© Bloomberg. Esther George in 2019.
Here are key takeaways from the Federal Reserve’s interest-rate decision and forecasts on Wednesday:
The Fed raised its benchmark rate by 75 basis points — the biggest increase since 1994 — to a range of 1.5%-1.75%, in line with investors’ and economists’ expectations that shifted on Monday following media reports that the central bank would likely consider such a move in wake of pickup in inflation data; Kansas City Fed President Esther George dissented in favor of a 50 basis-point hike
New dot-plot projections showed sharp increase from March, with federal funds target rising to 3.4% by year-end — implying another 175 basis points of tightening this year — and 3.8% in 2023, before falling to 3.4% in 2024; prior forecasts in March were for a 1.9% rate this year and 2.8% in 2023 and 2024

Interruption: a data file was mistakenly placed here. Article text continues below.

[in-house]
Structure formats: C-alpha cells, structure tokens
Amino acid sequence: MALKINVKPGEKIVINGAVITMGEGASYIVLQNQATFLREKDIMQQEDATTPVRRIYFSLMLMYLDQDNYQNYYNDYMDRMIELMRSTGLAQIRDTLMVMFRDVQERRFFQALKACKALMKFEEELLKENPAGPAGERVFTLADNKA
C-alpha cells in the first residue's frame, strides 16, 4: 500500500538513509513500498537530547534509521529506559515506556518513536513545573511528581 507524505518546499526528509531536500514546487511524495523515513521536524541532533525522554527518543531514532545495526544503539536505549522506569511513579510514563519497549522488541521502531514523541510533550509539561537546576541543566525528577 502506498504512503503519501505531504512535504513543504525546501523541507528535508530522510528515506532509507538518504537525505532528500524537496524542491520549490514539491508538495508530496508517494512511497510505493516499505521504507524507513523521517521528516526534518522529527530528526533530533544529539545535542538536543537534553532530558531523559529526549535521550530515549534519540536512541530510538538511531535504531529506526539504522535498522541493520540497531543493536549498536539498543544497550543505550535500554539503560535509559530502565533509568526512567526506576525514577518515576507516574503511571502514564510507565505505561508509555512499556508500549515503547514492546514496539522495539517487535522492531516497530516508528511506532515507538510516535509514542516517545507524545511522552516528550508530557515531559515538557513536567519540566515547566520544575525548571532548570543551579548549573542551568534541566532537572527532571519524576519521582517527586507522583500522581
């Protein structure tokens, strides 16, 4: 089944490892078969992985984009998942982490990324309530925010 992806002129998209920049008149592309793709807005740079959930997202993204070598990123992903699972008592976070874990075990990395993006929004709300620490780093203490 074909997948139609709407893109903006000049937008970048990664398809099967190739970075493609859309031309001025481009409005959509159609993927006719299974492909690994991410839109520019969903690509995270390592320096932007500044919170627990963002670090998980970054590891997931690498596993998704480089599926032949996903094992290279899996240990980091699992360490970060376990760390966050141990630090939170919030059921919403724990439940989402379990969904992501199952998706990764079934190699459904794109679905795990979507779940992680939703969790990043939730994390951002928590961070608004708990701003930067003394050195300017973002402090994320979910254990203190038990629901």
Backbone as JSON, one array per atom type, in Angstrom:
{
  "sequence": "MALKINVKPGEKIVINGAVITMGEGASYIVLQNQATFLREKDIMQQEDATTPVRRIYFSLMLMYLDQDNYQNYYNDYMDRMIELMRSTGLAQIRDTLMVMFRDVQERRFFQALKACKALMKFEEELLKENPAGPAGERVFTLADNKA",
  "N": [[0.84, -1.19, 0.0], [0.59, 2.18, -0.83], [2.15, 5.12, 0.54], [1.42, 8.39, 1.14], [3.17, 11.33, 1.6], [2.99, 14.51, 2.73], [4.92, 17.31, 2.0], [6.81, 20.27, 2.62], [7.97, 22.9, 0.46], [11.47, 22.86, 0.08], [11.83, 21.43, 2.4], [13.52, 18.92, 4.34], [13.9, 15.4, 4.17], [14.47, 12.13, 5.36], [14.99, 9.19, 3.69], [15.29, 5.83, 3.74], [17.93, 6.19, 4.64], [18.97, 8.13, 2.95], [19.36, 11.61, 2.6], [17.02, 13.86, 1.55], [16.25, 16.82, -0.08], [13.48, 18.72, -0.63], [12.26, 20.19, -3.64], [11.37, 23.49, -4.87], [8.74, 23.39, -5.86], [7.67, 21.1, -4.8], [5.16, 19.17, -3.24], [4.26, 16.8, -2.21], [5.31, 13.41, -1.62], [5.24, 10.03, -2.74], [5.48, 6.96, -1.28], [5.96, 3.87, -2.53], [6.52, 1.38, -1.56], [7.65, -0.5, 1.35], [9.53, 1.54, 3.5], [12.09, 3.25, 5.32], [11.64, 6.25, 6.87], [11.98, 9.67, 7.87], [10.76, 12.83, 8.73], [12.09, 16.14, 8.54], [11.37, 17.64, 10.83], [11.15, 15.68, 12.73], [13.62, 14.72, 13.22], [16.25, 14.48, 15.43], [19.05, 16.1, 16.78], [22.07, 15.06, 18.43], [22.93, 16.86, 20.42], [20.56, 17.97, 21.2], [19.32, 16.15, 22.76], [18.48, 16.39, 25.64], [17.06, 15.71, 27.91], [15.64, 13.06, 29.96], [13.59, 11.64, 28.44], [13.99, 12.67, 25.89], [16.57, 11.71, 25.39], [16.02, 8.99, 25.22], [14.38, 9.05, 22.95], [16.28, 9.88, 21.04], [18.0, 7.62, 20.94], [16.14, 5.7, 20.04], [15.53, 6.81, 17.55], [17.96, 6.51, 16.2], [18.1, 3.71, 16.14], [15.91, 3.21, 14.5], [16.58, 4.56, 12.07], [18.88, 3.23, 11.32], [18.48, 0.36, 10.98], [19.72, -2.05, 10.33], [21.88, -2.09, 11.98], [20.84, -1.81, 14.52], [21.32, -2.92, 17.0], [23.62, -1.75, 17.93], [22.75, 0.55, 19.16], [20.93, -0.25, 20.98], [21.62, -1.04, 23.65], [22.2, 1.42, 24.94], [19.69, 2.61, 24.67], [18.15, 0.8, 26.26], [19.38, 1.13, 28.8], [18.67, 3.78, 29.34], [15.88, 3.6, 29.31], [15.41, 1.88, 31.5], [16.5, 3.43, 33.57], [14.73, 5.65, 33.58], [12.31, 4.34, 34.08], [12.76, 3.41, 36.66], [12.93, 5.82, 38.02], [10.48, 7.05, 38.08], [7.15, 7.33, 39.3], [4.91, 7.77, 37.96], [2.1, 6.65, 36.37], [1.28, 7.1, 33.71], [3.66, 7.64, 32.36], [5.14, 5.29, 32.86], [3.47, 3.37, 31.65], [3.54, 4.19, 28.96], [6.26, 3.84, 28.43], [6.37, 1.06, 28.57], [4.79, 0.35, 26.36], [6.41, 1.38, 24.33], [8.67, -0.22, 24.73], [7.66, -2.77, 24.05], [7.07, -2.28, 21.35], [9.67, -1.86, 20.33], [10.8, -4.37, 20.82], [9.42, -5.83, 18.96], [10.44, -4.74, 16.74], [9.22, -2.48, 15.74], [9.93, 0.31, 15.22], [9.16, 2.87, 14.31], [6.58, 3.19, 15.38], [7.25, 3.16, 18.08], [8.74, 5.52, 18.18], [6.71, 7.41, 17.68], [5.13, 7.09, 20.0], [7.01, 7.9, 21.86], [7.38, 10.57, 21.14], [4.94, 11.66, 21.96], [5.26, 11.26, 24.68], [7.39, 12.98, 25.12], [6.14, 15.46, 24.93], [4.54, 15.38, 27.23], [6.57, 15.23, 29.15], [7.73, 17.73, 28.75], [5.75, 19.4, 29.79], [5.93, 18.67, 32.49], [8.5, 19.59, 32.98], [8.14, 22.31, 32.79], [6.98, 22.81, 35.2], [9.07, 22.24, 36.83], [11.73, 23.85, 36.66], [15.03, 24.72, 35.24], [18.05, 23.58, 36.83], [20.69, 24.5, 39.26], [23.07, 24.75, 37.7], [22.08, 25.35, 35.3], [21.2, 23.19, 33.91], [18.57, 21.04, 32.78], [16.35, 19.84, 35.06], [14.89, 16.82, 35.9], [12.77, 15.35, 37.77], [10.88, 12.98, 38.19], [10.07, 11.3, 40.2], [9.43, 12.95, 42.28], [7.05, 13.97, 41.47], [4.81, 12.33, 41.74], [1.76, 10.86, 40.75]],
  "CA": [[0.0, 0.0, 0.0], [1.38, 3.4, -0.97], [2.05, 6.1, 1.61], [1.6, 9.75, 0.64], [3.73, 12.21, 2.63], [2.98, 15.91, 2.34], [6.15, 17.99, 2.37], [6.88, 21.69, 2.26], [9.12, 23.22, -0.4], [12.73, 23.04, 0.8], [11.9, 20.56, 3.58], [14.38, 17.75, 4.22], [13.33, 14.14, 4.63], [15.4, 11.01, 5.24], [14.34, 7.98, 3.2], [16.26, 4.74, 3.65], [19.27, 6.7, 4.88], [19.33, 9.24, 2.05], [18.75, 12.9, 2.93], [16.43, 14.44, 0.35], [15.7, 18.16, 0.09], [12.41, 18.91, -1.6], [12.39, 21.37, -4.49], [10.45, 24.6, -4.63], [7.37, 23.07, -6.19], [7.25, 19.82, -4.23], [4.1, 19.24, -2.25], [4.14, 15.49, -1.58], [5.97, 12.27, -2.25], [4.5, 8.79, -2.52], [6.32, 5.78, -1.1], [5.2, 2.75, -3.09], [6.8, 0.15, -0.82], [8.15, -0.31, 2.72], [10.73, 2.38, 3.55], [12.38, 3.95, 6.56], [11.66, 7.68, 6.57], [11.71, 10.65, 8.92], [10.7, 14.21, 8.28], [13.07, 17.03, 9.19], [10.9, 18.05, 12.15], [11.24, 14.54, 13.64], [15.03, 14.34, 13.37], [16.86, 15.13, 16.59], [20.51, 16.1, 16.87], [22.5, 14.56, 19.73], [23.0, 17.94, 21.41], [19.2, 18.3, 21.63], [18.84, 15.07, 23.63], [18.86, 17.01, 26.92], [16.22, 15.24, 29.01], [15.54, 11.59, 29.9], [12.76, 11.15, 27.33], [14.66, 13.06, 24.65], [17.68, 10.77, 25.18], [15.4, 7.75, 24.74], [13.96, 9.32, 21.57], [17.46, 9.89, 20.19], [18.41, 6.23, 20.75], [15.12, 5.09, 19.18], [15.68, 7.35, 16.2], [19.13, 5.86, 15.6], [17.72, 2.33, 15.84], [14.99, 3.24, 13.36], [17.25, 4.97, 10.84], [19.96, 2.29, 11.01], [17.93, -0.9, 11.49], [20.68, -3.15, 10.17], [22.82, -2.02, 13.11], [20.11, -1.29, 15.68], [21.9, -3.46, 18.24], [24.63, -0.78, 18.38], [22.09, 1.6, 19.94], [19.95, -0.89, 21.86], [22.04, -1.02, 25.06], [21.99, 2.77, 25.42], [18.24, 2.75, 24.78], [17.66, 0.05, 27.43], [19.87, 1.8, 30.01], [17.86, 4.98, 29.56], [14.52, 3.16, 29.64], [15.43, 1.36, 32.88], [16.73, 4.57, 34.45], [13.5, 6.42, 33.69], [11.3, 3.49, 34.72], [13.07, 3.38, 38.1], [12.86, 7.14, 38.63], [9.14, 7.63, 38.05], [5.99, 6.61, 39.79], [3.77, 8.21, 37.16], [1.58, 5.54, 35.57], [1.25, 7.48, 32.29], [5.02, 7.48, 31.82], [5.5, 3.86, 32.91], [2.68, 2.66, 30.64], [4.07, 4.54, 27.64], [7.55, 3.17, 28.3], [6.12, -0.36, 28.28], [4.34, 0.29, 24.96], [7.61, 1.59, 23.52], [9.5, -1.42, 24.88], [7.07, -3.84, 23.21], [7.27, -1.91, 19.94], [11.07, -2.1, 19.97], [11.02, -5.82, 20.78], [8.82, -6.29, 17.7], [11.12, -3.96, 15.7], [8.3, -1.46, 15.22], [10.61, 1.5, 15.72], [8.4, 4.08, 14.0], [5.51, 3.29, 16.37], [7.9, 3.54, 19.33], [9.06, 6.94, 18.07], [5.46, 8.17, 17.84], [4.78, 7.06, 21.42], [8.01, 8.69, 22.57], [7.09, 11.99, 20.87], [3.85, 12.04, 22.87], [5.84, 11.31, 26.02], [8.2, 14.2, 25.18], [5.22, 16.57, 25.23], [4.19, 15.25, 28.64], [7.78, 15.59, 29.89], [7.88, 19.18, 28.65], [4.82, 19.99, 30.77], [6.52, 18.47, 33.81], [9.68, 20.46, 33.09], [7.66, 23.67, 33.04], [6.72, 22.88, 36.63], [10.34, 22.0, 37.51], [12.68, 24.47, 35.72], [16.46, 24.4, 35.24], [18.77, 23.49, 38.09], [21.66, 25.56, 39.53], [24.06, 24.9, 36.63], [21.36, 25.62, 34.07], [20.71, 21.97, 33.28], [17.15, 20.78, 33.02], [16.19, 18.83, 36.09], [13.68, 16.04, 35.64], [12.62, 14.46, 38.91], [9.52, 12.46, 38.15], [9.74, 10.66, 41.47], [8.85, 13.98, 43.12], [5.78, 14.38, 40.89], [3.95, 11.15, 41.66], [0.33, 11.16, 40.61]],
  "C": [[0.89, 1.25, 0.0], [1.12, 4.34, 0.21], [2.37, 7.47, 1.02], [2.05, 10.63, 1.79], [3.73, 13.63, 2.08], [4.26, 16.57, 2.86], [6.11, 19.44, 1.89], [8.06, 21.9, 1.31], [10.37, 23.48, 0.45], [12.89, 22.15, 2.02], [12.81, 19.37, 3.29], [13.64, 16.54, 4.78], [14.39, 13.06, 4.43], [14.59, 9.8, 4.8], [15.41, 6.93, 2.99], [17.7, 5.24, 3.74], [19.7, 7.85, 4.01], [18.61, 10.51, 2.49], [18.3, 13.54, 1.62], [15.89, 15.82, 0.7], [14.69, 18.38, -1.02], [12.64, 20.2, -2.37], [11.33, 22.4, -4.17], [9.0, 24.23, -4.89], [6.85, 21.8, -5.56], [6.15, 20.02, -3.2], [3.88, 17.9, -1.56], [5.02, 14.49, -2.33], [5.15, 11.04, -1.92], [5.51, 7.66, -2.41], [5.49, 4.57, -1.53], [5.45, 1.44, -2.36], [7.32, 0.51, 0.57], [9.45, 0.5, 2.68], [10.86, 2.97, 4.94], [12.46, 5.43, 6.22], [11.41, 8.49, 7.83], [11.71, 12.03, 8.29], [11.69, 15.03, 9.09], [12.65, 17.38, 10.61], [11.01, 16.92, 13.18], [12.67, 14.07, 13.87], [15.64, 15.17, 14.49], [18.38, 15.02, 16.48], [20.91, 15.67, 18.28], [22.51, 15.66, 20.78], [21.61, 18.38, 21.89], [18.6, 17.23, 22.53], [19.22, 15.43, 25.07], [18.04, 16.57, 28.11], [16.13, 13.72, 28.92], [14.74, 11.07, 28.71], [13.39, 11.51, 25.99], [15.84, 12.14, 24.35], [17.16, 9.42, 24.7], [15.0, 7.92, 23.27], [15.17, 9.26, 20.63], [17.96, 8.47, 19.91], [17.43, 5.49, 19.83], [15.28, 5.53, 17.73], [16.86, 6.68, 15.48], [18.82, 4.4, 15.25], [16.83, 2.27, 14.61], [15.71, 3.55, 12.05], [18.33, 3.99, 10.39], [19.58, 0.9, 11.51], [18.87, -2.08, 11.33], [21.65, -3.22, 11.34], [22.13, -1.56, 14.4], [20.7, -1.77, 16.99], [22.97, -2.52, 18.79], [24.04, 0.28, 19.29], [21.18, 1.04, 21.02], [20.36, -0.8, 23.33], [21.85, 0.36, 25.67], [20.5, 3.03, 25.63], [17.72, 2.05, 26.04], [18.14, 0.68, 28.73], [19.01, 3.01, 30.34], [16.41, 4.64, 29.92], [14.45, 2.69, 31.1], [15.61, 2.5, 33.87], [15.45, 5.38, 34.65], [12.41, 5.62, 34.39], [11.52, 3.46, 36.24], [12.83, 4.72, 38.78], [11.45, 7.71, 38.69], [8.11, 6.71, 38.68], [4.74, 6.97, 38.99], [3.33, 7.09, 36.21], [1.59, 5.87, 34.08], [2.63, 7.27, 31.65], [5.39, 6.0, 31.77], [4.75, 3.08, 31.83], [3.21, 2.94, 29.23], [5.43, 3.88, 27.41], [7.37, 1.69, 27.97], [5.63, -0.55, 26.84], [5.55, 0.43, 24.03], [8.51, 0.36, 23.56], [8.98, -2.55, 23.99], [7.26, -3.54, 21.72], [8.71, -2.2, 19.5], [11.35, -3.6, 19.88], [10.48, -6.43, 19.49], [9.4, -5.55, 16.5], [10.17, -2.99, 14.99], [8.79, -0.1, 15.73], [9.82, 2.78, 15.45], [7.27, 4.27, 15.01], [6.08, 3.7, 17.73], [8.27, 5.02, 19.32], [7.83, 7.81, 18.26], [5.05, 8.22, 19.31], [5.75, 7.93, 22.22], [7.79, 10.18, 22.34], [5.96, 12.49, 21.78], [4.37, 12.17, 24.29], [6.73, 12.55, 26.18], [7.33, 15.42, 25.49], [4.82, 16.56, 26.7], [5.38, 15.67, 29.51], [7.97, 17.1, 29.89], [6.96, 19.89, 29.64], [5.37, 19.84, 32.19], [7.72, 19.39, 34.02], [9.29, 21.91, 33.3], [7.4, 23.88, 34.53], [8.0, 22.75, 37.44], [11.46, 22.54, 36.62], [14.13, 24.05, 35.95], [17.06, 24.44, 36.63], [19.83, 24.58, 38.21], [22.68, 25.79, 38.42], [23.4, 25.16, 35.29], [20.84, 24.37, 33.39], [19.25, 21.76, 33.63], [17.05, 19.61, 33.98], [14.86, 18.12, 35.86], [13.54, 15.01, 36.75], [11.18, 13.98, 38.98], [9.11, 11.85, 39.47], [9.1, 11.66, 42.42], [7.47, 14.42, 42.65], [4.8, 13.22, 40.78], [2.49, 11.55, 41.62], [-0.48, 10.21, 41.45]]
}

A couple of major changes to the statement: FOMC adds a line saying it’s “strongly committed to returning inflation to its 2% objective” and removes prior language that said the FOMC “expects inflation to return to its 2% objective and the labor market to remain strong”
Economic projections showed a much bumpier soft landing expected, with the unemployment rate rising from 3.7% at end-2022 to 4.1% in 2024; growth forecasts were cut to 1.7% in 2022 and 2023, from 2.8% and 2.2% in March; Fed officials still expect inflation to come down significantly in 2023
Reiterates path on balance-sheet reduction that took effect June 1, shrinking bond portfolio by $47.5 billion a month and stepping up to $95 billion in September
(Bloomberg) — Read More: Bloomberg’s TOPLive blog on the FOMC decision and press conference
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